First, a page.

“We appreciate fully the desirableness of having, in the wife of a pastor, a pattern of the feminine proprieties and Christian virtues, as much on account of the pastor as the people; but we protest against the too common notion that the pastor’s salary makes the wife a missionary, who is to labour with equal assiduity and earnestness for the good of the place, and to bow to the caprices, tastes, and prejudices of the people, without a farthing’s consideration.”

Betts ends with the same priority (as I note in my other blog posts) a pastor’s wife, as any other wife should prioritise the home:

“She has her household duties to perform, and we know not why more should be expected of her than any other good Christian woman, who has the care of a family, and a toiling husband to kiss, comfort, and console.”

John Angell James

John Angell James, on the other hand, seemingly diverged from Betts’ views.

John Angell James was a renowned Congregationalist minister who became the minister at Carrs Lane Chapel in 1806 – at which he would serve until his death in 1862. James was an avid writer, who churned out an immense number of publications on religiosity & spiritual living – many of which highlighted how to cultivate a godly home and family life. One of these, first published in 1822, was titled The Church Member’s Guide (so popular was this publication, it went through at least 10 editions).

In this publication, James also sets out his expectations for a pastor’s wife; though these are distinctly different from those proclaimed by Betts.

James begins this section of this publication by defining the pastor’s wife as holding ‘A station so honourable, so important, so responsible’ that it requires great attention and lead to severe consequences if it was not upheld properly.

Firstly, he agrees with many commentators of this time, and suggests that her role should primarily be in the home. James extends this to suggest that her care in the domestic sphere will reflect upon her husband.

“A minister derives some degree of respectability from the state of his family. Home scenes, according as they are lovely or repulsive, form a beauteous halo round, or dark specks upon, the orb of his public character”.

It was incumbent upon a pastor’s wife, notes James, that she ensures his house is orderly; her husband’s reputation had to be well-represented and protected. James goes on to suggest that the pastor’s wife should hold a very particular character: the most important traits included piety and prudence. He cites the pastor’s wife as the ‘emblem’ of the godly woman, representing her husband and leading the women in the church as the paragon of this archetype:

“Her habits, her conversation, her whole deportment, should bear the deep, bright impress of heaven. She should be the holiest, most spiritual woman in the church.”

James goes on to suggest the various ways in which she can serve the church: through her advice, leadership, conversation, and various ministries. James suggests that the pastor’s wife should be the confidante of all women, have no friends favoured above another, and should be a frequent visitor to the poor and sick. He concludes by suggesting:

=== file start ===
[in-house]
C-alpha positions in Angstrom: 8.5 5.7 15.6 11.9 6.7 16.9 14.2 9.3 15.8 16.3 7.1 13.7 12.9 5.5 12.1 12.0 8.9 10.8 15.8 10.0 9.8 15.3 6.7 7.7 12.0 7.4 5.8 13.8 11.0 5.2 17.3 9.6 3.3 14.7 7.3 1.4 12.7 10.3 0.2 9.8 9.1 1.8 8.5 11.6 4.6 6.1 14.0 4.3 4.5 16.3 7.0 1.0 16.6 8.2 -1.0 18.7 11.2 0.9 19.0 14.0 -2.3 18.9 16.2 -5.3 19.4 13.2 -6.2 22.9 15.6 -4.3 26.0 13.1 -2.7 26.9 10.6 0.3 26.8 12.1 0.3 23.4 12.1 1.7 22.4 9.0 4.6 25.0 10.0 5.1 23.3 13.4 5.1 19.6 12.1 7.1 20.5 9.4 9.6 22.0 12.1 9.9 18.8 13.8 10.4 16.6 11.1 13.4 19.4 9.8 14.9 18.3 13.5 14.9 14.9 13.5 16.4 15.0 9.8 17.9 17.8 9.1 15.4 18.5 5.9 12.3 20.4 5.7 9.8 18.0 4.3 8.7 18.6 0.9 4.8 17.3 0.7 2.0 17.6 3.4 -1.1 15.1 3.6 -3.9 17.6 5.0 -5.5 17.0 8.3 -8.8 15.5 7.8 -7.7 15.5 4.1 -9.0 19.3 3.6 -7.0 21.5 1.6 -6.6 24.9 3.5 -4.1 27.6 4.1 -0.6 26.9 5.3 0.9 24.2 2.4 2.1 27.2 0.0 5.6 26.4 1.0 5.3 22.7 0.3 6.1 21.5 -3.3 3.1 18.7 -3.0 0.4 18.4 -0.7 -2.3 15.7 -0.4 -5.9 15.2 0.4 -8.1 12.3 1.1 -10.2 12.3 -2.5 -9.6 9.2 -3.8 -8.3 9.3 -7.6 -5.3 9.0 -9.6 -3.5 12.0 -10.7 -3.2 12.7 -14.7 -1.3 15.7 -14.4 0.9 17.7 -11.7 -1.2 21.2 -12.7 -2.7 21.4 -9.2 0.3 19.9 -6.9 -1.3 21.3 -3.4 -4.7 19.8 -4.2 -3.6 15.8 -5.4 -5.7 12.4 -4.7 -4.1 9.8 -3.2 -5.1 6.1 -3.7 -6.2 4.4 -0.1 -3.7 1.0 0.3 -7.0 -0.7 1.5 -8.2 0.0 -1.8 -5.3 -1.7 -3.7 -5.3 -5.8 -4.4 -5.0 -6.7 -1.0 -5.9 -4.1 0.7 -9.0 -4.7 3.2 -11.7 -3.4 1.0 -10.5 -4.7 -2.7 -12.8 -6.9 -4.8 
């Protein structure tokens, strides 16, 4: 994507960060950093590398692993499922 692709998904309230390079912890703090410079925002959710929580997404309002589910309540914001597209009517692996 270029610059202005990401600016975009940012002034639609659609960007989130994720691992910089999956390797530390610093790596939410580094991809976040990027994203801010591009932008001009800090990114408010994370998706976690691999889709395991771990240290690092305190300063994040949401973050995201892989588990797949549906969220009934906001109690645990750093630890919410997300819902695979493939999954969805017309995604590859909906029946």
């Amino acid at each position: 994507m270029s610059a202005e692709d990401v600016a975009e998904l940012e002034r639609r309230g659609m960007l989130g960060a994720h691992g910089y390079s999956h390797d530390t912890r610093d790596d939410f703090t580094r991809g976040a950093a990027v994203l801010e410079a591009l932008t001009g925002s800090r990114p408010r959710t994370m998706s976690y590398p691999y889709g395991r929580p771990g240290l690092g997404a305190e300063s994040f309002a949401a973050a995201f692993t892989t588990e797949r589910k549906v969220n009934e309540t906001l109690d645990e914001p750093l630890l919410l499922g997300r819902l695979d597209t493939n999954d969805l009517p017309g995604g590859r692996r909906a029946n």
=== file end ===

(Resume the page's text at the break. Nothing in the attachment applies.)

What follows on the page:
“She is the wife of a man, whose master is God, whose business is the salvation of souls, whose scene of labour is the church of Christ, and the consequences of whose exertions, whether they succeed or fail, are infinite and eternal; LET HER ACT ACCORDINGLY” [emphasis by James].

In sum:

While, according to Betts, a pastor’s wife was to be viewed equal as other women in the church and not saddled with any additional responsibility – James clearly purported that the pastor’s wife could be the foundation stone which either supports or destroys her husband’s ministry.

No pressure…(!)

Now, whether or not these didactic messages were internalised or practiced, is worthy of further study. As many historians are quick to admit: while teachings, books, and sermons suggest something was ‘the right way to live’, this is not proof that guidance was practiced by all who heard.

Furthermore, I am quite interested in further research which extends this comparison (even didactically): what did other Baptist churches teach? Other Congregationalists? What about Anglicans? Quakers? Unitarians? Methodists?

All interesting subjects for further enquiry.

And…if you have any ideas from your own research: do let me know in the comments!


Gleanings from a Pastor’s Portfolio By H.J. Betts, 1852

The Church Member’s Guide by John Angell James, 1822

Church Minutes, 1811-1885, Westminster Baptist Church

Jones, R.  (2013, October 03). James, John Angell (1785–1859), Congregational minister and author lawyer. Oxford Dictionary of National Biography.

2 thoughts on “Did the church hire her too? – The role of the Pastor’s wife in the 19th century.

Add yours

  1. Hi Angela, I’ve done a bit of research into the role of the minister’s wife in Australian Baptist churches in the early 20th Century as part of research for a PhD. My view is that, like all women, there was a spectrum along which ministers’ wives fit. I have found examples of women who essentially continued to work as a “minister’s wife” after the husband left the ministry, or died. I’ve also got some of women who rejected the role – but actually not very many. I find this a fascinating part of my research.


    1. Thank you Rebecca – Yes, I can definitely see this as being the case. Pastors’ wives in any denomination (as with all women) did not perfectly fit into any mould (as much as we might be inclined to make general comments about them).

      I’d be supremely interested in hearing more about your research sometime!